image c. 2019 Boom! Studios

Dig The Rock

Non-human adventures on a far-0ff planet. Sounds right up our alley. Glint is a new full-color graphic novel series for middle readers, written by Samuel Sattin and illustrated by Ian McGinty (Adventure Time). “On tiny Mora ― hurtling through space trying to find a star bright enough to sustain its fading life―everyone must do their part to keep the planet alive. Workers work. Leaders lead. Fighters fight. But Loon Ozoa, confined to the life of a pit worker but born with the heart and passion of a warrior, dreams of enlisting in the Temple of Sacred Defense and fighting the monstrous Feeders that threaten his people’s existence. When his friend Val Mol, second in command of the Rightful Blade, promises Loon a place in his ranks, Loon hopes to finally serve a higher purpose. But his hoverhog-riding, glint-slinging, mine-master grandma and her motley crew―the Cloud Raiders―are none too pleased about Loon trading in his drill rig for a shift sword. Determined to serve Mora, Val and Loon’s place in the military soon gets them lurched right into the murky waters of a conspiracy, one that holds dark secrets at the hands of their supreme regent. Will Val and Loon remain loyal to their commander, or will the secrets they uncover change everything they thought they knew about the purpose of their fight and fate of their planet?” The Hollywood Reporter actually did a write-up on this one. Glint Book One: The Cloud Raiders came out earlier this year from Lion Forge, and more volumes are on the way.

[Side note: We at InFurNation would like to extend our thoughts, prayers, and a good share of tears to the staff of Kyoto Animation — those who lost their lives and those who did not. Bright Blessings in this time of tragedy.]

image c. 2019 Lion Forge

Give Him That Medal!

Perhaps the most famous “fur-suiter” on the planet has left us. Peter Mayhew, best known as the human inside the massive “walking carpet” Chewbacca in the Star Wars series of films, passed away on April 30th at the age of 74. Interestingly, before Mr. Mayhew came to the attention of director George Lucas he appeared as another anthropomorphic character: The minotaur in 1976’s Sinbad and the Eye of the Tiger. Peter Mayhew played Chewbacca the 200-year-old wookie from the first Star Wars film in 1977 (Episode 4, aka A New Hope) until 2015’s Star Wars: The Force Awakens, when he passed on the role to former basketball player Joonas Suatamo. But Peter Mayhew will always be known as the warbling roar that announced Star Wars to the world.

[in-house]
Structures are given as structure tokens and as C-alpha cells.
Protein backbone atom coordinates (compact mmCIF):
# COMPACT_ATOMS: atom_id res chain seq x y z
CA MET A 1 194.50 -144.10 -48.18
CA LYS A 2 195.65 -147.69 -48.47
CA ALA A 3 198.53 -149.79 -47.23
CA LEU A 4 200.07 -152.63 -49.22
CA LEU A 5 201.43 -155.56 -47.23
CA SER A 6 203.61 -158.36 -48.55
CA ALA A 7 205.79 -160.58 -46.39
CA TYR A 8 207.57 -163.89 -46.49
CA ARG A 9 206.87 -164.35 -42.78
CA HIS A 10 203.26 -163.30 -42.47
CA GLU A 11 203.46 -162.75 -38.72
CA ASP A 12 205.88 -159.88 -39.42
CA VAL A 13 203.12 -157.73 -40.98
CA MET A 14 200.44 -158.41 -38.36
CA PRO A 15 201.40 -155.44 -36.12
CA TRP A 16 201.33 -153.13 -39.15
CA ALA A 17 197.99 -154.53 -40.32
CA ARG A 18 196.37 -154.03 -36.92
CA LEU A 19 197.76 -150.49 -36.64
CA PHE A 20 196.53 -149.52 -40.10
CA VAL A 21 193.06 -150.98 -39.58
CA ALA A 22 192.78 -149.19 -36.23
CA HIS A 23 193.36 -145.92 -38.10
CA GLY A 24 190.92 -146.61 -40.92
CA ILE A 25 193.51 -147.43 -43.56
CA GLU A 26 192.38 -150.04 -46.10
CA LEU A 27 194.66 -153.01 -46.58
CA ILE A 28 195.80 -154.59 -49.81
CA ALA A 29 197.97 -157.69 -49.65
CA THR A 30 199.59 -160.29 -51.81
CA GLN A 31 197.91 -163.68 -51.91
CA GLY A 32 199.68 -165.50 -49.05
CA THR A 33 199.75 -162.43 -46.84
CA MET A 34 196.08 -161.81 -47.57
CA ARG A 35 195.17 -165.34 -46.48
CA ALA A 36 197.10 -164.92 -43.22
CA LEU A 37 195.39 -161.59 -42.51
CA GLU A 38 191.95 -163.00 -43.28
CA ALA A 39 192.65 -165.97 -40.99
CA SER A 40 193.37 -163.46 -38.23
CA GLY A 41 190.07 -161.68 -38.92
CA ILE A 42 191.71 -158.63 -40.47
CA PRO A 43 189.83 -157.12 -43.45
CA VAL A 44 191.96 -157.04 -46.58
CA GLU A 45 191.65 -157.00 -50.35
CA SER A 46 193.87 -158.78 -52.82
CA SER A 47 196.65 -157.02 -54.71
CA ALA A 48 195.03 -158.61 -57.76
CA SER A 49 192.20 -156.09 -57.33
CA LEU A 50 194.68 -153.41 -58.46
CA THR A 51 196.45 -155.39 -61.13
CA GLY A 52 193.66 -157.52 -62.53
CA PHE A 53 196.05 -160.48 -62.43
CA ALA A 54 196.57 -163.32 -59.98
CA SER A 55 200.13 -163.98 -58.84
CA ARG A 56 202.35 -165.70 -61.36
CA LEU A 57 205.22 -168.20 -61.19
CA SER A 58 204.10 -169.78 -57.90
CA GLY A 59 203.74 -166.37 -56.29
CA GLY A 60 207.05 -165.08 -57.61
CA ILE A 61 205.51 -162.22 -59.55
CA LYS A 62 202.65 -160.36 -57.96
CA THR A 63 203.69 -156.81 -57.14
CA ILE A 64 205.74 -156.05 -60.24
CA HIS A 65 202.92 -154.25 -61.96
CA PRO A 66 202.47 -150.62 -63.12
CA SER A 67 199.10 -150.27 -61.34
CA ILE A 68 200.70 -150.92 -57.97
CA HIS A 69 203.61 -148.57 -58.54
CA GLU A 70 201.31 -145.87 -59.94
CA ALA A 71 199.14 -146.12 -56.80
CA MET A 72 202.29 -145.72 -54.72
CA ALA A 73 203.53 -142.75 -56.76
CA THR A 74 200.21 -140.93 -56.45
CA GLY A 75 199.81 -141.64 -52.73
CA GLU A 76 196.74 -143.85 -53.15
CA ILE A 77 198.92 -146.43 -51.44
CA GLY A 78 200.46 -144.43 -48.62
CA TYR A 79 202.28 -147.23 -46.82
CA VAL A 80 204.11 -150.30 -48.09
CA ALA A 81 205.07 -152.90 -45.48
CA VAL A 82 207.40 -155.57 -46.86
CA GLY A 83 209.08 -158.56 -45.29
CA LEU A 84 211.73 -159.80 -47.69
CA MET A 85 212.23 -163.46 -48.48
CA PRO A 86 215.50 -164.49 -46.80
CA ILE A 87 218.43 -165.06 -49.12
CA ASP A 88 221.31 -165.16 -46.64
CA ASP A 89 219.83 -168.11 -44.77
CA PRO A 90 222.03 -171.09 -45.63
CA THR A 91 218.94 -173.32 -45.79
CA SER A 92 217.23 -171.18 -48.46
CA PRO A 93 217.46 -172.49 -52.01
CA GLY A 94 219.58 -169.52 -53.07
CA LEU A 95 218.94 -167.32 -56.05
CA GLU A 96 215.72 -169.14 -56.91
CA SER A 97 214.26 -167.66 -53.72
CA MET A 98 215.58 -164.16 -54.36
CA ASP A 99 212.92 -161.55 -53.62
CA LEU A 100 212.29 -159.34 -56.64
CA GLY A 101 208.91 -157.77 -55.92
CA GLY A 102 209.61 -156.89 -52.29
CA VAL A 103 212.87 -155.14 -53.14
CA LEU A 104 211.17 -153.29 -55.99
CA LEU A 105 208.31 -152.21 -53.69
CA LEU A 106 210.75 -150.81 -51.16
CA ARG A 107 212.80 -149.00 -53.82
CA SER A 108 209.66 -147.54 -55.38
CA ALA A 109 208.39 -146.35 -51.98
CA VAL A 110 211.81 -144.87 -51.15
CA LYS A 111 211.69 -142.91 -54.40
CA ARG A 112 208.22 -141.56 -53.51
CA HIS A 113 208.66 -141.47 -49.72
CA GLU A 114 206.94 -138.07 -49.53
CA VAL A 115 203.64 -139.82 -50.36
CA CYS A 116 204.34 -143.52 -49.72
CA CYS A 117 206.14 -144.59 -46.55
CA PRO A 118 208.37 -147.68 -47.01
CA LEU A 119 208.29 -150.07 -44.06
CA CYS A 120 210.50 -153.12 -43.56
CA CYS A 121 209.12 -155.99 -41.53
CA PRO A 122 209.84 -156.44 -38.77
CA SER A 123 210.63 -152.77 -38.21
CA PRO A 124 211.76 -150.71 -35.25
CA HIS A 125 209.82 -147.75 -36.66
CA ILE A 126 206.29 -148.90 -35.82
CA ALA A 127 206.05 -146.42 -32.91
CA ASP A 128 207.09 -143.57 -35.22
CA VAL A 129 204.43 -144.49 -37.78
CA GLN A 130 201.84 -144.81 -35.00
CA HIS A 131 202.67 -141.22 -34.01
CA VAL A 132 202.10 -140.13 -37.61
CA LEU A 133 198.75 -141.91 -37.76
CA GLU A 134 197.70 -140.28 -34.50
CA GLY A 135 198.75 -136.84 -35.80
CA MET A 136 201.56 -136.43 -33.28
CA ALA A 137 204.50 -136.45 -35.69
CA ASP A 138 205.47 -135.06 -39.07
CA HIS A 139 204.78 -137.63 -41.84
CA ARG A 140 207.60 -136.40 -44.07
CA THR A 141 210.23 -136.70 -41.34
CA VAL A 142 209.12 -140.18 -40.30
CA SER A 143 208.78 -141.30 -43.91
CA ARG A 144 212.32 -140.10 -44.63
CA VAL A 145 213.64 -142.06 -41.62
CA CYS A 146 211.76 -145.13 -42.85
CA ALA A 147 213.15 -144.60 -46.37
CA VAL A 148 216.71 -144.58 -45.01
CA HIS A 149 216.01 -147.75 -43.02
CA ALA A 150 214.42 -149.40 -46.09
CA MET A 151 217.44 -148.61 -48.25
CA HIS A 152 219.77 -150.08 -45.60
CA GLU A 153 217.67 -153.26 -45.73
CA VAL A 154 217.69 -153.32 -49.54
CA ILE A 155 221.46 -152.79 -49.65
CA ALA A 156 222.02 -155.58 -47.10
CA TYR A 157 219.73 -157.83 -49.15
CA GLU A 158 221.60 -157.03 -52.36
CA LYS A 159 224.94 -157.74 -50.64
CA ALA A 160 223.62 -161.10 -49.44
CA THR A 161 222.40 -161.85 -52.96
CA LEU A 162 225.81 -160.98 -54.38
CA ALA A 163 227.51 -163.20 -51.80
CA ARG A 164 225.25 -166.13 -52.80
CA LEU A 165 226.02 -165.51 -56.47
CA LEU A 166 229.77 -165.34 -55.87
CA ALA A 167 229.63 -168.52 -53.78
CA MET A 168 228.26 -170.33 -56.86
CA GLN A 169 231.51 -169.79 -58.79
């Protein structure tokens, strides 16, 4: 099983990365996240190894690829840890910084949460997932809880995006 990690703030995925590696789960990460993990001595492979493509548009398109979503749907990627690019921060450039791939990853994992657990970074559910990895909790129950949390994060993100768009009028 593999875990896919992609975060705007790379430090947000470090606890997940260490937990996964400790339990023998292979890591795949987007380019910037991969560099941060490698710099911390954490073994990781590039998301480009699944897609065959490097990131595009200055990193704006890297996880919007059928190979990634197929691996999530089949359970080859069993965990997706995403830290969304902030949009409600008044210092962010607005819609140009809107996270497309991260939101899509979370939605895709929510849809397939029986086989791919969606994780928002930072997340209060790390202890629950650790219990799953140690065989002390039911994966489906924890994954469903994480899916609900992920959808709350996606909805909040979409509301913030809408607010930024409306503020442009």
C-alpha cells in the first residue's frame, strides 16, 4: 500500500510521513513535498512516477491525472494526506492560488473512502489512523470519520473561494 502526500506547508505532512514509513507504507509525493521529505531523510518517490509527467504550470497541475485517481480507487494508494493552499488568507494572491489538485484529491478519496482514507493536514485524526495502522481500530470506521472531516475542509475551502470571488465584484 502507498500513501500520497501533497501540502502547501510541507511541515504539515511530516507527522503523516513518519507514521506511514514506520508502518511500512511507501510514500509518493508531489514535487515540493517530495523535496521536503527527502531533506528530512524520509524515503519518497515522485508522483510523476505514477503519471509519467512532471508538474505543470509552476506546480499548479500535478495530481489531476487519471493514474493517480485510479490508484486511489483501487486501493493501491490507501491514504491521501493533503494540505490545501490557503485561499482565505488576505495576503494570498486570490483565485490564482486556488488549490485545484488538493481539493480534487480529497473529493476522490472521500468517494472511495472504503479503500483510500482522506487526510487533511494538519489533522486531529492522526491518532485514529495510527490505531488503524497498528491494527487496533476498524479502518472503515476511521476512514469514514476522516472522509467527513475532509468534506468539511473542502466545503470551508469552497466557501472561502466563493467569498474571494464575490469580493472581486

image c. 2019 The Verge

Are They Not Men?

IDW Publishing have an interesting new take on a very famous anthropomorphic story. They talk about it over at Bleeding Cool: “IDW will be publishing a gender-swapped adaptation of H.G. Wells The Island Of Dr Moreau by IDW founder Ted Adams and Locke & Key co-creator Gabriel Rodriguez. Protaginist Edward Prendick is now Ellen Prendick, as the comic book will be told Promethea-style in double page spreads… The Island of Doctor Moreau, an 1896 science fiction novel by H. G. Wells tells the story of a shipwrecked man rescued by a passing boat who is left on the island home of Doctor Moreau, a mad scientist who creates human-like hybrid beings from animals via vivisection. The novel deals with a number of philosophical themes, including pain and cruelty, moral responsibility, human identity, and human interference with nature. Wells himself described it as ‘an exercise in youthful blasphemy’. And it is handily in the public domain.” This new version mini-series is due out in July.